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Russian Literature / Literary Criticism

 

Realizing Metaphors
Alexander Pushkin and the Life of the Poet
David M. Bethea

A Publication of the Wisconsin Center for Pushkin Studies
General Editors: David M. Bethea and Alexander Dolinin



"Realizing Metaphors addresses a question that is one of the most exciting and controversial in the field of literary studies—the question of how (if at all) an artist's life relates to his or her works. . . . Bethea brilliantly succeeds in his task. . . . The result is a book that is a new word both in Pushkin studies and in the field of literary biography."—Irina Reyfman, Columbia University

"The book covers immense ground—as an essay on the blindness and insight of four major critic/thinkers (Freud, Bloom, Jakobson, Lotman) and as a rigorous and penetrating study of the relationship of two of Russia's greatest poets (Pushkin and Derzhavin). I have never read anything quite like it, either as a daring essay in critical theory or a study of Pushkin's lifelong encounter with his great predecessor."—William Mills Todd, Harvard University

"After reading Realizing Metaphors , I would like to express my delight, first of all, at that which, while not an academic accomplishment, is perhaps something even more rare—the author's love toward Pushkin. . . . The Pushkin that appears in David Bethea's book seems to me very much like the original, protean and elusive."—Olga Sedakova, Russian poet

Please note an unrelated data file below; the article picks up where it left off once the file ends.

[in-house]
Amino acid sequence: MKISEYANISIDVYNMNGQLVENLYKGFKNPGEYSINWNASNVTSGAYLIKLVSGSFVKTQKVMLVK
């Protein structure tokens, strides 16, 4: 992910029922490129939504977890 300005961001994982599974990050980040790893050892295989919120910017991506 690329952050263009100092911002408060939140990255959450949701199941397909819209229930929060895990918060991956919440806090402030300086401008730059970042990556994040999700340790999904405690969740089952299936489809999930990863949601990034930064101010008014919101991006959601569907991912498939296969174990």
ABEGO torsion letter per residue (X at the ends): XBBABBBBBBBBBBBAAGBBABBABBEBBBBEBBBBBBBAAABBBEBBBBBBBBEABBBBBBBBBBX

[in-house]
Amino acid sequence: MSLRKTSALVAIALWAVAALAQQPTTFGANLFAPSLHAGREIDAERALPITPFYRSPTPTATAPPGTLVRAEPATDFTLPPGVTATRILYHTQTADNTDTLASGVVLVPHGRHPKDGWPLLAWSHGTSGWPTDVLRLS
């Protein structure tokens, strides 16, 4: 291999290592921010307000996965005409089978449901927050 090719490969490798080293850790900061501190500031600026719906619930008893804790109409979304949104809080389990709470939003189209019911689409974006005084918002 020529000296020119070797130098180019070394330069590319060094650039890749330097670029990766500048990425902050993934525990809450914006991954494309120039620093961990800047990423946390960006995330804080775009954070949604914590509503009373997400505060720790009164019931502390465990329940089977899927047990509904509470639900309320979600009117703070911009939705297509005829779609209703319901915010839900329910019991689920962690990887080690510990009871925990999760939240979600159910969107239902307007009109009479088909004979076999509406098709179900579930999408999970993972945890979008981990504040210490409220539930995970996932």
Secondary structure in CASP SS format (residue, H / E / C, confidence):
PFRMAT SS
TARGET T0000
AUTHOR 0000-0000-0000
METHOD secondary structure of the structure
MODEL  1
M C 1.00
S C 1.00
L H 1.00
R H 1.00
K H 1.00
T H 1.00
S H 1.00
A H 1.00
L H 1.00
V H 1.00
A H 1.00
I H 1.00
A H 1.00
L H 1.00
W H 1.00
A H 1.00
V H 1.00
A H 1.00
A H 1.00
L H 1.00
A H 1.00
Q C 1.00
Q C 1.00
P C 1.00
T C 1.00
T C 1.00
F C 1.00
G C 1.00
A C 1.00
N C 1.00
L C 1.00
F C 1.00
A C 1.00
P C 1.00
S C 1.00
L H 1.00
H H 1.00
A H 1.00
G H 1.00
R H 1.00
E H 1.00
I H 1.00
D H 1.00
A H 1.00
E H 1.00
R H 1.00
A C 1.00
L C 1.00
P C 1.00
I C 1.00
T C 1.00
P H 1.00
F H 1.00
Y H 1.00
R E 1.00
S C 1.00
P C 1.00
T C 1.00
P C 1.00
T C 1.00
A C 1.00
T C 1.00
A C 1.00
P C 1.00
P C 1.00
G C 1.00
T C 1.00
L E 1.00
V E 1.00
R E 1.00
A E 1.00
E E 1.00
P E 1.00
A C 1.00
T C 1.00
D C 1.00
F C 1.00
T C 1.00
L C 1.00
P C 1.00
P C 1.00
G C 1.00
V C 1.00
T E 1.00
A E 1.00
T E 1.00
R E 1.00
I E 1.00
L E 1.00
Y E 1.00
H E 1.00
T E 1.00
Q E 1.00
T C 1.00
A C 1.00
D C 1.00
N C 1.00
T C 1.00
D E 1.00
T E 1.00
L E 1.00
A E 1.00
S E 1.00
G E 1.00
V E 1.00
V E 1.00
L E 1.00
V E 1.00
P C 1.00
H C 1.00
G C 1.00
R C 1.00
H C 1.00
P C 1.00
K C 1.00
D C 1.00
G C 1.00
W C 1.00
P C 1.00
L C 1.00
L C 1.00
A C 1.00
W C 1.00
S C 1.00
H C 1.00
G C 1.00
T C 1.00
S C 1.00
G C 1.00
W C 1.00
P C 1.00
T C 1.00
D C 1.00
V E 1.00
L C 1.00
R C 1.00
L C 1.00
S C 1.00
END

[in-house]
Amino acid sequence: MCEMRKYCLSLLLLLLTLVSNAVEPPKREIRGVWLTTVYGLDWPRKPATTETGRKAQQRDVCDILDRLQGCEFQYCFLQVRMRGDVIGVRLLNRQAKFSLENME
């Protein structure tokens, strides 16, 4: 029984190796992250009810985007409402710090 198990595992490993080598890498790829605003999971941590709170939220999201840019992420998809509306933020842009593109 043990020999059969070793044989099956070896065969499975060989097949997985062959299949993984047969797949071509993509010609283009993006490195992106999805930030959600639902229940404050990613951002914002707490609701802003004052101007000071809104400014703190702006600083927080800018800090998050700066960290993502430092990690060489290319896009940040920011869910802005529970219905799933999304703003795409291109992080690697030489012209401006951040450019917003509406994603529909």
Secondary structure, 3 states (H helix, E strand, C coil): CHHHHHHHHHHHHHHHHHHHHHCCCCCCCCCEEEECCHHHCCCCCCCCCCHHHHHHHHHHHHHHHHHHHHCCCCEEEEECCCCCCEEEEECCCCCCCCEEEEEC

Readers often have regarded with curiosity the creative life of the poet. In this passionate and authoritative new study, David Bethea illustrates the relation between the art and life of nineteenth-century poet Alexander Pushkin, the central figure in Russian thought and culture. Bethea shows how Pushkin, on the eve of his two-hundredth birthday, still speaks to our time. He indicates how we as modern readers might "realize"—that is, not only grasp cognitively, but feel, experience—the promethean metaphors central to the poet's intensely "sculpted" life. The Pushkin who emerges from Bethea's portrait is one who, long unknown to English-language readers, closely resembles the original both psychologically and artistically.

Bethea begins by addressing the influential thinkers Freud, Bloom, Jakobson, and Lotman to show that their premises do not, by themselves, adequately account for Pushkin's psychology of creation or his version of the "life of the poet." He then proposes his own versatile model of reading, and goes on to sketch the tangled connections between Pushkin and his great compatriot, the eighteenth-century poet Gavrila Derzhavin. Pushkin simultaneously advanced toward and retreated from the shadow of his predecessor as he created notions of poet-in-history and inspiration new for his time and absolutely determinative for the tradition thereafter.

David M. Bethea is Vilas Research Professor in the Department of Slavic Languages and Literatures at the University of Wisconsin–Madison. He is the author of Khodasevich: His Life and Art; The Shape of Apocalypse in Modern Russian Fiction; and Joseph Brodsky and the Creation of Exile.

Inquiries regarding review copies, events, and interviews can be directed to the publicity department at publicity@uwpress.wisc.edu or (608) 263-0734.

cover of Bethea's book is green and burgundy, with a line drawing

November 1998
262 pp. 6 x 9
13 b/w photos

 
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